Magazine article The New Yorker

Hindsight

Magazine article The New Yorker

Hindsight

Article excerpt

Hindsight

Patricia Limerick, well-known historian of the American West, gave a talk at the community center in the town of Burns, Oregon, one evening not long ago with her heart slightly in her throat. Limerick belongs to the small category of historians who are occasionally recognized on the street, and she gives talks all the time. What made this one different was that Burns is the county seat of Harney County, home of the Malheur National Wildlife Refuge, the site, last year, of a six-week takeover by armed protesters, who demanded that the federal government return the land--though to whom was not exactly clear. One of the occupiers was killed in the standoff. Limerick knew that her audience, about seventy-five county residents, included both supporters and opponents of the protest. The mood in the room seemed congenial, not tense, but she couldn't be sure. A local man had told her about a past confrontation between the two sides in which many had likely carried firearms. He said he thought that if someone had dropped a book people might have started shooting.

Limerick wore a black Western-tailored shirt embroidered with turquoise and purple flowers, and a black skirt. Her hair is straight, parted on the left, and two feet long. When she was twenty, she happened to appear on a CBS news special having to do with a history project she put together in college, at the University of California Santa Cruz, that attempted to build bridges between students and senior citizens. When the interviewer asked about her ambition in life, she said, "To save the world." She was a hippie then, and is not much less of one now, forty-plus years later. The University of Colorado's Center of the American West, of which Limerick is the faculty director, has an official motto: "Turning hindsight into foresight." She believes that history, skillfully applied and deeply understood, can save the world.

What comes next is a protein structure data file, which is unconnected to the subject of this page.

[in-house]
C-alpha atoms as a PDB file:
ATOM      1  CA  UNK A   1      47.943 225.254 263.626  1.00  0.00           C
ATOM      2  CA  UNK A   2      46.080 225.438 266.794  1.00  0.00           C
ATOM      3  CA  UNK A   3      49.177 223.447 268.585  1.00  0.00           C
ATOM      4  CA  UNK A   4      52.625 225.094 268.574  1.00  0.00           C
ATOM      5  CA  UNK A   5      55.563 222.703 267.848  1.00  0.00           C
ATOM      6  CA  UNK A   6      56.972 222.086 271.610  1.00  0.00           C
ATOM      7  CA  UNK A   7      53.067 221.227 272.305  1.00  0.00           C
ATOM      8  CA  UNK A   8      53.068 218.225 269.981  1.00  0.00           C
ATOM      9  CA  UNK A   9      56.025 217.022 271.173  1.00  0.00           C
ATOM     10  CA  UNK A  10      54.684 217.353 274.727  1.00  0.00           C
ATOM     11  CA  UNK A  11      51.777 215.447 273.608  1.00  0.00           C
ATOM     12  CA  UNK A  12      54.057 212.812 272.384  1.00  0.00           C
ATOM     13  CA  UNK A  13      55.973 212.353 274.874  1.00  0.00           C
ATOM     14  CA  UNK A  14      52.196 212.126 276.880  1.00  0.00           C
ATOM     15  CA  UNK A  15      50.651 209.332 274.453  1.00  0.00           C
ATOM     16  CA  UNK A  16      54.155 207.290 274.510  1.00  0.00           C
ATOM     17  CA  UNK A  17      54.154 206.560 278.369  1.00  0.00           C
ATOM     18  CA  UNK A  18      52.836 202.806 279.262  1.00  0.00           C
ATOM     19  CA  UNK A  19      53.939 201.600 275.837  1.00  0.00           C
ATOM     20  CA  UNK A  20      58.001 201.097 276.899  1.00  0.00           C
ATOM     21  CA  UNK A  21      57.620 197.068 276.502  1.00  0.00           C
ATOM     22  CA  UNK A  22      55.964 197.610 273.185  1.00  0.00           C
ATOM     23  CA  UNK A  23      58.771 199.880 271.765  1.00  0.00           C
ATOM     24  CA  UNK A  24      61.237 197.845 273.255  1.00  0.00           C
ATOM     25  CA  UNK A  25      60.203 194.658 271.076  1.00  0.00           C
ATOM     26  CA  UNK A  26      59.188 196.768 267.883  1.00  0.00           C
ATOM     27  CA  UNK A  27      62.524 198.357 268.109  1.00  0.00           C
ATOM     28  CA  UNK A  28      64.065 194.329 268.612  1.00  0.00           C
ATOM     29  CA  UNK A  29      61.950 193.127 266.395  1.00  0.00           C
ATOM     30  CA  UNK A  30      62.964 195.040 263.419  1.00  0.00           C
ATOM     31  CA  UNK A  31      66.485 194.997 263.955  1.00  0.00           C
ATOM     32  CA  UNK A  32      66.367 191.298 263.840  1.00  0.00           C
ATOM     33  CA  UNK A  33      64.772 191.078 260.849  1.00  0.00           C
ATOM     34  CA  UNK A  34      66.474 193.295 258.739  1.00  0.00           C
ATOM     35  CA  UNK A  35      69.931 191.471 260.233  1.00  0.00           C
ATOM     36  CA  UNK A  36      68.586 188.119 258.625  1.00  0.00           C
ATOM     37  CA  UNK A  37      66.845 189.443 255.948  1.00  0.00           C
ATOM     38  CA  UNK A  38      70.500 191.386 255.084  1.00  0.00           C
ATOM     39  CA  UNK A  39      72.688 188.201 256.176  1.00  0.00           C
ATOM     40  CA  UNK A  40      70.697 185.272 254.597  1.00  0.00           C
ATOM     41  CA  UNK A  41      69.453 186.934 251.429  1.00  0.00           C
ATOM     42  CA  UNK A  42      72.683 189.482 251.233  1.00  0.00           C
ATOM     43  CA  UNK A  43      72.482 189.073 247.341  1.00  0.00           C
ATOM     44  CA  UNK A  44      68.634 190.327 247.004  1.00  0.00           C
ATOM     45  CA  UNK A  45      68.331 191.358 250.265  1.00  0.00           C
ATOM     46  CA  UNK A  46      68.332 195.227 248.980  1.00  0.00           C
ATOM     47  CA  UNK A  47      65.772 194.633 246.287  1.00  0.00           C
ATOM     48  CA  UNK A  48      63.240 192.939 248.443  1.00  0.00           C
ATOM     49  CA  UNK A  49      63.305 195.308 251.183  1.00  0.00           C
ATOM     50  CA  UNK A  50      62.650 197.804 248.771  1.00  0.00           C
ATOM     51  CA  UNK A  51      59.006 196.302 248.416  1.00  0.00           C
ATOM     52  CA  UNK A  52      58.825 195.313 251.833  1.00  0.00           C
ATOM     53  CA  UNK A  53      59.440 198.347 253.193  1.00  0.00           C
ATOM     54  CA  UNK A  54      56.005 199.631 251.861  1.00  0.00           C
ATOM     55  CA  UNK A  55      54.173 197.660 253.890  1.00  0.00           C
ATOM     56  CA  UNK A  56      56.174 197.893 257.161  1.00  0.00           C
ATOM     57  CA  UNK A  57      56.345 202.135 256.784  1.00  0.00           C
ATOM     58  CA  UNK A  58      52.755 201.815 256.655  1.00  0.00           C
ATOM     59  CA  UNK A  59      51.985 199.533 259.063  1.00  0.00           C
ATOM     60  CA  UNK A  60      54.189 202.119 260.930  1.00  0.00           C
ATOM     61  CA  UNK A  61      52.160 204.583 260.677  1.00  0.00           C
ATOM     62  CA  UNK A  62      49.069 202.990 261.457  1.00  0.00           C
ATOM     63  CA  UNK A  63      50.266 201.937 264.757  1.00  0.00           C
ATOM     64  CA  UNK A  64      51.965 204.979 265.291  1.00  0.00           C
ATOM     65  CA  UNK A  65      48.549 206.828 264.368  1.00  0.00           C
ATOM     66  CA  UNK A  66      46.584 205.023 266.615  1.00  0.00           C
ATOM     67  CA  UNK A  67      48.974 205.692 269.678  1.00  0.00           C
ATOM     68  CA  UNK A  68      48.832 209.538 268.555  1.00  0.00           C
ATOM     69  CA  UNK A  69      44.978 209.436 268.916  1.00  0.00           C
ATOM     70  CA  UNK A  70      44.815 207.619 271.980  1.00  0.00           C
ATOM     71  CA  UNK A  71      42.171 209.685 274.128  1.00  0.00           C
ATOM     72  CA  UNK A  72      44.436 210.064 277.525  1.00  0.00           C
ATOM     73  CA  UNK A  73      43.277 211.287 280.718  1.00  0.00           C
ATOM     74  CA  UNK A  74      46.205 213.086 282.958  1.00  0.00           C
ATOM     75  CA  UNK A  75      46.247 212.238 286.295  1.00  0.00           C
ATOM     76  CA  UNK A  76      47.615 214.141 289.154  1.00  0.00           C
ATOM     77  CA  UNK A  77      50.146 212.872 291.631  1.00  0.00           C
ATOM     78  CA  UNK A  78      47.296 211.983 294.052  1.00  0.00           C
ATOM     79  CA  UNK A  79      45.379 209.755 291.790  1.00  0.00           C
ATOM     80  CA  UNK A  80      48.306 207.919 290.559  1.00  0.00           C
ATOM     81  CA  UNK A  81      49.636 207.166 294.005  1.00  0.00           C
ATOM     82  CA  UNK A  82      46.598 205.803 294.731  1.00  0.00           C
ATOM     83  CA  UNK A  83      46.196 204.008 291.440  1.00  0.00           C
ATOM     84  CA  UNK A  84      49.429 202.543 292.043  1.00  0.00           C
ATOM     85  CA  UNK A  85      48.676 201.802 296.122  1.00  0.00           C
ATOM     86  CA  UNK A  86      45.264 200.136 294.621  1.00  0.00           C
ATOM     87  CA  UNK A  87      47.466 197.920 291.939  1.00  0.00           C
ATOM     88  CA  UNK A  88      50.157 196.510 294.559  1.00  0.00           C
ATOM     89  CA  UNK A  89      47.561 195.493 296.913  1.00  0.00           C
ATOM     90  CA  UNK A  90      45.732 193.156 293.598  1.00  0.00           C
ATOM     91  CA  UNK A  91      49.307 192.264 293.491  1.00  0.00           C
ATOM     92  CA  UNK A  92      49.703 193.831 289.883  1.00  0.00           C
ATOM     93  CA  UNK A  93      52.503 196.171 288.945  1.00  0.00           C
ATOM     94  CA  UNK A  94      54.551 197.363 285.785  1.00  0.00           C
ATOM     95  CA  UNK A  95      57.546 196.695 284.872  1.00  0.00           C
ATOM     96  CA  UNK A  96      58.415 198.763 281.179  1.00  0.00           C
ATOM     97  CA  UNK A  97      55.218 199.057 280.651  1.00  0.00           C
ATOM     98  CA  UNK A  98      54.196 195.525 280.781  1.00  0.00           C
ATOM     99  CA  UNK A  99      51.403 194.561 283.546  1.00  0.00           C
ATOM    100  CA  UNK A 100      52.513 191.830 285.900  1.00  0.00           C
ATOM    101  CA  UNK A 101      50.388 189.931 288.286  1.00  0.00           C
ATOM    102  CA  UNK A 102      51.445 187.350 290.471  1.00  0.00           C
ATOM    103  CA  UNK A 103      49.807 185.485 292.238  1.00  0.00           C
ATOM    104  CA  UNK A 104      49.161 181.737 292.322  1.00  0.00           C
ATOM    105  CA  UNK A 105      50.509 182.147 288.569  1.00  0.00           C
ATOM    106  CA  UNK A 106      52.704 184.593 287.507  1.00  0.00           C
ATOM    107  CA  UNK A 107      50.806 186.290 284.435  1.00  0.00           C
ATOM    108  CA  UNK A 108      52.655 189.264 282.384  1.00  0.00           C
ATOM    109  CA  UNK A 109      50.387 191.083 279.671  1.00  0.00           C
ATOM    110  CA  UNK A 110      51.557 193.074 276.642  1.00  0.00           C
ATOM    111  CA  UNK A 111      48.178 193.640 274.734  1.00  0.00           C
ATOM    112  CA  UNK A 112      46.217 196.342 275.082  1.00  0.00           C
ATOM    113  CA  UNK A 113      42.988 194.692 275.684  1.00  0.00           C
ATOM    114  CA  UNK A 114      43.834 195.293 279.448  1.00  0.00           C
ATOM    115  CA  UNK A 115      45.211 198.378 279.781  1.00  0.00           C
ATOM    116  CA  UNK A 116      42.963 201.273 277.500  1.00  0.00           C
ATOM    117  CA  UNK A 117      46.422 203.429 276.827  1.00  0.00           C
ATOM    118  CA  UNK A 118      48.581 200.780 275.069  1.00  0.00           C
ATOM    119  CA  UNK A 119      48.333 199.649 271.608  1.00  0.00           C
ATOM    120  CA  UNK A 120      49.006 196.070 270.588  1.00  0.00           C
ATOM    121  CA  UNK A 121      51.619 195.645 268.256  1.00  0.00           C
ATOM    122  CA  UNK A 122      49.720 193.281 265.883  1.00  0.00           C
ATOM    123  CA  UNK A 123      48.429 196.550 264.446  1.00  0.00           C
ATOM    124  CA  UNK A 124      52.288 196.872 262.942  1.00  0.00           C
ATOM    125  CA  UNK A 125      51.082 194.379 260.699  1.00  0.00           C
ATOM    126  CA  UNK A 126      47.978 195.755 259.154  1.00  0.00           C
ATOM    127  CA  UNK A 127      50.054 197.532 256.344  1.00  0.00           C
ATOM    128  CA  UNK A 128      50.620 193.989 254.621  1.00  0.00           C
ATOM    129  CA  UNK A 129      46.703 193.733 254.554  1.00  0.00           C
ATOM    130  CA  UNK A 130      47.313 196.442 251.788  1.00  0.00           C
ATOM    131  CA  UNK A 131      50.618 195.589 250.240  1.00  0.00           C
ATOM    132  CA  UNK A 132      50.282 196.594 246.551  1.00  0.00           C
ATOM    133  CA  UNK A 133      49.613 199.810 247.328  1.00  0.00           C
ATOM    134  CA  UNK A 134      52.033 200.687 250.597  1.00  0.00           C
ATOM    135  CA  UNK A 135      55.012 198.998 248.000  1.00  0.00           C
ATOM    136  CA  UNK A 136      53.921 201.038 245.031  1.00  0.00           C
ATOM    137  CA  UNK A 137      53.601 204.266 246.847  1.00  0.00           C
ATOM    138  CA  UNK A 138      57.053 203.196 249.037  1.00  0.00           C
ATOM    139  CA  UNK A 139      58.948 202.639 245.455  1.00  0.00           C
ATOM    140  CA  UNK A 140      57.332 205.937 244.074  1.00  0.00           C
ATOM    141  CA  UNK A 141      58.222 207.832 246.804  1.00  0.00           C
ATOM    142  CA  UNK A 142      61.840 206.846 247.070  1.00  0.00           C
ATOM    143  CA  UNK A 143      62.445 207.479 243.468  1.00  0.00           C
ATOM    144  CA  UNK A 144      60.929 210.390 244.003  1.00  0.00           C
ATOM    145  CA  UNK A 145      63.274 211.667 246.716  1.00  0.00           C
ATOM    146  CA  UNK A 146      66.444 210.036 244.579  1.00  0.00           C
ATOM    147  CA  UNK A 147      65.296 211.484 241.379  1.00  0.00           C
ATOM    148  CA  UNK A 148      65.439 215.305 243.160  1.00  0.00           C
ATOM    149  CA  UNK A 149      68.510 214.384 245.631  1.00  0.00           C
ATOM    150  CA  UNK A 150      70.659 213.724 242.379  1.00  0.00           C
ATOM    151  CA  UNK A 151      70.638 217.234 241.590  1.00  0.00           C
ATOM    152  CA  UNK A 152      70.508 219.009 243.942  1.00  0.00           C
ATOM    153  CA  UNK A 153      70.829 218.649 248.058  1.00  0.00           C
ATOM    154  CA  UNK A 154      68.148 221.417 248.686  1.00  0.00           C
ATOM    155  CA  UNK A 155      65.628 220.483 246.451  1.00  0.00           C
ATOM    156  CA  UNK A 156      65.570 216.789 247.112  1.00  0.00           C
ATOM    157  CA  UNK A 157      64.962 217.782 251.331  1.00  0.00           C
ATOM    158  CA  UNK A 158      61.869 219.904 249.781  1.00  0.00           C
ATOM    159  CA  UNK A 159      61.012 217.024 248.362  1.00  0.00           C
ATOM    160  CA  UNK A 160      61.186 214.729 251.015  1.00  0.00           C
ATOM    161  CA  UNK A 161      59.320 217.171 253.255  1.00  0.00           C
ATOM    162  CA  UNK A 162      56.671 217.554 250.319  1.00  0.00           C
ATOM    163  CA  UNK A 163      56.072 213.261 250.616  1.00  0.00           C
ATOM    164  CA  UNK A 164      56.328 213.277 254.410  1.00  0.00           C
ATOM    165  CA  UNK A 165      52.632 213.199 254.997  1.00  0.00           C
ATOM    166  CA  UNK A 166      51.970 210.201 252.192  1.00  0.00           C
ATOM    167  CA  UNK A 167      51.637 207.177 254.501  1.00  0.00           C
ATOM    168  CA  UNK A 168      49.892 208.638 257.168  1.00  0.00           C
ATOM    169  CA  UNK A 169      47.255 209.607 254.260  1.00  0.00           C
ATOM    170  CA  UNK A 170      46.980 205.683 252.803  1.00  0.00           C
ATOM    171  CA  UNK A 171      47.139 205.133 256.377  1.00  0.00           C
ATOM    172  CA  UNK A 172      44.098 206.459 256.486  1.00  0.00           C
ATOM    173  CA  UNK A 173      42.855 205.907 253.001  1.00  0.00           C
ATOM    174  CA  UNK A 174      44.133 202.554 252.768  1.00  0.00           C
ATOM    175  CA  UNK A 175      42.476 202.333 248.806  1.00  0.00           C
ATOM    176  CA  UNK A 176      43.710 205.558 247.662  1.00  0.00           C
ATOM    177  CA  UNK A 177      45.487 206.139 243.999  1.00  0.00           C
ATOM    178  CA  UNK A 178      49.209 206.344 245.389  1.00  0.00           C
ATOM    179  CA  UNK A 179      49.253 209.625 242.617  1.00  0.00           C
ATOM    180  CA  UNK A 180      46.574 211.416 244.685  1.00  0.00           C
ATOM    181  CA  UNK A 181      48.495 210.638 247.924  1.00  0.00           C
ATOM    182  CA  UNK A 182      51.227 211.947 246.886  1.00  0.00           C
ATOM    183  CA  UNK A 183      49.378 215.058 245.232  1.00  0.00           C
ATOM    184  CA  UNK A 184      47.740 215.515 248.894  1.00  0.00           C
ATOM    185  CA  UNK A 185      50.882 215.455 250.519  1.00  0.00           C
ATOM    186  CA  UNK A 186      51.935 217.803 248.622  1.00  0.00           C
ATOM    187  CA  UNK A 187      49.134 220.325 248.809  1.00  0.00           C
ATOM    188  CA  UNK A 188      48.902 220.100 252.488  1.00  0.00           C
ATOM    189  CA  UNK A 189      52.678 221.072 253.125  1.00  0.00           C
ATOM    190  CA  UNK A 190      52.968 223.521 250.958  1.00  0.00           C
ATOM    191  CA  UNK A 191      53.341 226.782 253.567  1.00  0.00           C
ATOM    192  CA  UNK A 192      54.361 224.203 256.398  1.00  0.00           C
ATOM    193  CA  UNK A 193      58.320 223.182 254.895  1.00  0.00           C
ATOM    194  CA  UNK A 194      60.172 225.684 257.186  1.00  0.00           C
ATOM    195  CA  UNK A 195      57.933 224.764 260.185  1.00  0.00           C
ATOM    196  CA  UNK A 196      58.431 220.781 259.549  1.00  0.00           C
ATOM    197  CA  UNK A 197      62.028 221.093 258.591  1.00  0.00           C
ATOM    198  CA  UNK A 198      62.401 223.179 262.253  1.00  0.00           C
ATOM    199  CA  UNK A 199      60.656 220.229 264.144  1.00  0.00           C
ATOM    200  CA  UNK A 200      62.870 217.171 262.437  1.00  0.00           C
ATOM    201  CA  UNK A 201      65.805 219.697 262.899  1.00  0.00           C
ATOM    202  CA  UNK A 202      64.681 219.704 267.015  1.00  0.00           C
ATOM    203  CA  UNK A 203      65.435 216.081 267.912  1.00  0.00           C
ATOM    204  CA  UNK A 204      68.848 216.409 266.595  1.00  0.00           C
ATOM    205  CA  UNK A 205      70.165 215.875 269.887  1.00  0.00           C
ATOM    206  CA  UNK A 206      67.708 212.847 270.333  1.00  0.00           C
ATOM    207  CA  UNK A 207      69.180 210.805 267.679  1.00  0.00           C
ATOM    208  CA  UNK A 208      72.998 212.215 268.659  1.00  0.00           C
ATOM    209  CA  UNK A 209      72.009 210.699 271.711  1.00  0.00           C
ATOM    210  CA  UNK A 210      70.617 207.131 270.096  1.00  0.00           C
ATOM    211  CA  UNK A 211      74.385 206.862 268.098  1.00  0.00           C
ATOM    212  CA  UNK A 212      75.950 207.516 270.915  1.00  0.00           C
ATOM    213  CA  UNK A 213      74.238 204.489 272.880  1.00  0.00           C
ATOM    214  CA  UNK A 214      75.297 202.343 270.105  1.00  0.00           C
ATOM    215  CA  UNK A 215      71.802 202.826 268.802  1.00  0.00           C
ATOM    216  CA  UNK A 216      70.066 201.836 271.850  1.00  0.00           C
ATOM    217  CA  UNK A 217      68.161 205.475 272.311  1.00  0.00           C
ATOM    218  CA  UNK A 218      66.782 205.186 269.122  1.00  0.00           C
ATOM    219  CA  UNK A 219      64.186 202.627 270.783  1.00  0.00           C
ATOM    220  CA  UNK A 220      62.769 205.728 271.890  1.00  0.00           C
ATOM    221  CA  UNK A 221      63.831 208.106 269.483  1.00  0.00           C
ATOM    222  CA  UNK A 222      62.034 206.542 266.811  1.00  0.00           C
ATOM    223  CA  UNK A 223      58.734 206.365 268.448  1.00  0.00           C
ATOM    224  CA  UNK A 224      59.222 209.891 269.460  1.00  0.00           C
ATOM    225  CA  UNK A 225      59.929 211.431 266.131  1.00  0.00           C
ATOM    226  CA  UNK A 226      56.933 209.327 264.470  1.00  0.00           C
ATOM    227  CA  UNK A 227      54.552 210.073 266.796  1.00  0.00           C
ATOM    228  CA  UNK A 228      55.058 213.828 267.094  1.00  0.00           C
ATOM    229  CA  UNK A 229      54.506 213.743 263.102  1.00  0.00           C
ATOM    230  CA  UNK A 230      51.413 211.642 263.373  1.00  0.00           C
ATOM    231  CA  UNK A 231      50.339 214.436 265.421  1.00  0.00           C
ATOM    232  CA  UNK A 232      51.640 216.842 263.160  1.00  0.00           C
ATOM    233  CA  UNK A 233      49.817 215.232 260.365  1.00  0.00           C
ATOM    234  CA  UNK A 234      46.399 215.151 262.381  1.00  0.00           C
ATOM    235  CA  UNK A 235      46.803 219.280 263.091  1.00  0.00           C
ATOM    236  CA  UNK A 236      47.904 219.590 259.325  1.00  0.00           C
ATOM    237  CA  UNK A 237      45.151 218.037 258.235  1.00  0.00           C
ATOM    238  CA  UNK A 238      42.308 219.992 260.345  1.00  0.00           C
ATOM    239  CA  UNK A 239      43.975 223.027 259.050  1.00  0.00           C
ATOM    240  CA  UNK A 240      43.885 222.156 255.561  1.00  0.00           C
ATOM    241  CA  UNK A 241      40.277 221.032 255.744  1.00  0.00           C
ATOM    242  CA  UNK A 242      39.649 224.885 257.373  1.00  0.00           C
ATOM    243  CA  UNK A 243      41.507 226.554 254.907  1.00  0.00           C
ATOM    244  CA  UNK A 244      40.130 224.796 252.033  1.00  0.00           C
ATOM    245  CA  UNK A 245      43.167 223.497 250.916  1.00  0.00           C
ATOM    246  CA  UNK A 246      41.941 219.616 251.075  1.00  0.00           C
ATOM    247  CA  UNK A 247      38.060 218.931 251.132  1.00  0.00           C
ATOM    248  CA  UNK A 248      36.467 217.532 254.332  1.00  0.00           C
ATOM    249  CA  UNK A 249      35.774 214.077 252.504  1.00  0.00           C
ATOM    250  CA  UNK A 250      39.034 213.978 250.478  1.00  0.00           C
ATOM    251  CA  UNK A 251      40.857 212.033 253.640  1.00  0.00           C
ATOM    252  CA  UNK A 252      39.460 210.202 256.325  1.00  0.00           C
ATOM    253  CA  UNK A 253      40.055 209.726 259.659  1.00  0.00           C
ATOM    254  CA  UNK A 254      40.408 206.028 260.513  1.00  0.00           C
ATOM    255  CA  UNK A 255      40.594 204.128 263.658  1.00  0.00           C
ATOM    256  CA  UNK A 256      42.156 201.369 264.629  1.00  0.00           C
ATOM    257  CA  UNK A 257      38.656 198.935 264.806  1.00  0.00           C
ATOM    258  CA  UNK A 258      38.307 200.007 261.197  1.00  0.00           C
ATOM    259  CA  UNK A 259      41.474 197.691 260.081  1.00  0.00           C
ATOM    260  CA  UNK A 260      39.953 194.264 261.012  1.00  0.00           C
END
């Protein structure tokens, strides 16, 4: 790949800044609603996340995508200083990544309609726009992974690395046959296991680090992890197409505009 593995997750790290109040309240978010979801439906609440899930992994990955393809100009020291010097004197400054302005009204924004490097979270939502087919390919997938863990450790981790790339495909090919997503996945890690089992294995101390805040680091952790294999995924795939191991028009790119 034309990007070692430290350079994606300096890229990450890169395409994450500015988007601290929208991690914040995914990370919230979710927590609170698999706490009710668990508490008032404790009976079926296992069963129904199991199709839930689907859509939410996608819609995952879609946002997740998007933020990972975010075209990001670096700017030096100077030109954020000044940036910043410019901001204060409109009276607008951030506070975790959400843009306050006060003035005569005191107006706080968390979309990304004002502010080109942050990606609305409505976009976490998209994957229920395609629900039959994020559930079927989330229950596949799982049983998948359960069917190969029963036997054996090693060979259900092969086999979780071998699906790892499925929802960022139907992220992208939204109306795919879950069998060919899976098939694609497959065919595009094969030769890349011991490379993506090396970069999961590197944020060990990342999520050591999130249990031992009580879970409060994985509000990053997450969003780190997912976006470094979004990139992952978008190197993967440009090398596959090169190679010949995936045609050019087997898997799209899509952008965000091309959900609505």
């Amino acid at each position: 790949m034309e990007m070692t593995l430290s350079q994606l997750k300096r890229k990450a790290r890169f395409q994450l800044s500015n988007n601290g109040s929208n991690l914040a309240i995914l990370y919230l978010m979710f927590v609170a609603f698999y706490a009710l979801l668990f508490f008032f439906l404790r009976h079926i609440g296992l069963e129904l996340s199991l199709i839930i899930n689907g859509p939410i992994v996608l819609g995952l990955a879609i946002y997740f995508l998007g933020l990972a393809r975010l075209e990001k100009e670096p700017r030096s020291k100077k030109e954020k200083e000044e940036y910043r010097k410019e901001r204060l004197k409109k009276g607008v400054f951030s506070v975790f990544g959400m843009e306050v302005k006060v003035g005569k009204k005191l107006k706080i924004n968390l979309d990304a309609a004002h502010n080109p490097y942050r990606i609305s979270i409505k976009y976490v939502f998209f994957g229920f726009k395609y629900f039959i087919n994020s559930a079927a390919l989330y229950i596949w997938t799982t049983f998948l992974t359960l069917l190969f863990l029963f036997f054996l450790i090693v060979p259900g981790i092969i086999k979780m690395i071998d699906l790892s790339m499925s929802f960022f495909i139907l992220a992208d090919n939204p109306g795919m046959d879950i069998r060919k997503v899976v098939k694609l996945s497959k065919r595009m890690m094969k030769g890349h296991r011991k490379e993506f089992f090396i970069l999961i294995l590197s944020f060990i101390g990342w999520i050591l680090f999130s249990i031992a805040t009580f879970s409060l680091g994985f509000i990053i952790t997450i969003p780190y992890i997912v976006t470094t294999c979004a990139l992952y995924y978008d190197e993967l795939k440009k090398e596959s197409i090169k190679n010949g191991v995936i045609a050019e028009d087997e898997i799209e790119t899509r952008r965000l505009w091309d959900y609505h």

"So I started out my talk with a story," Limerick told an amateur historian who had breakfast with her a few days after she returned to Boulder, where she lives. "I had a reason for choosing this story, but as I went along I couldn't imagine what I had been thinking. The story is this: In a small Western town one afternoon, the local folks are sitting in the saloon when they notice a stranger who comes in and sits in a corner. …

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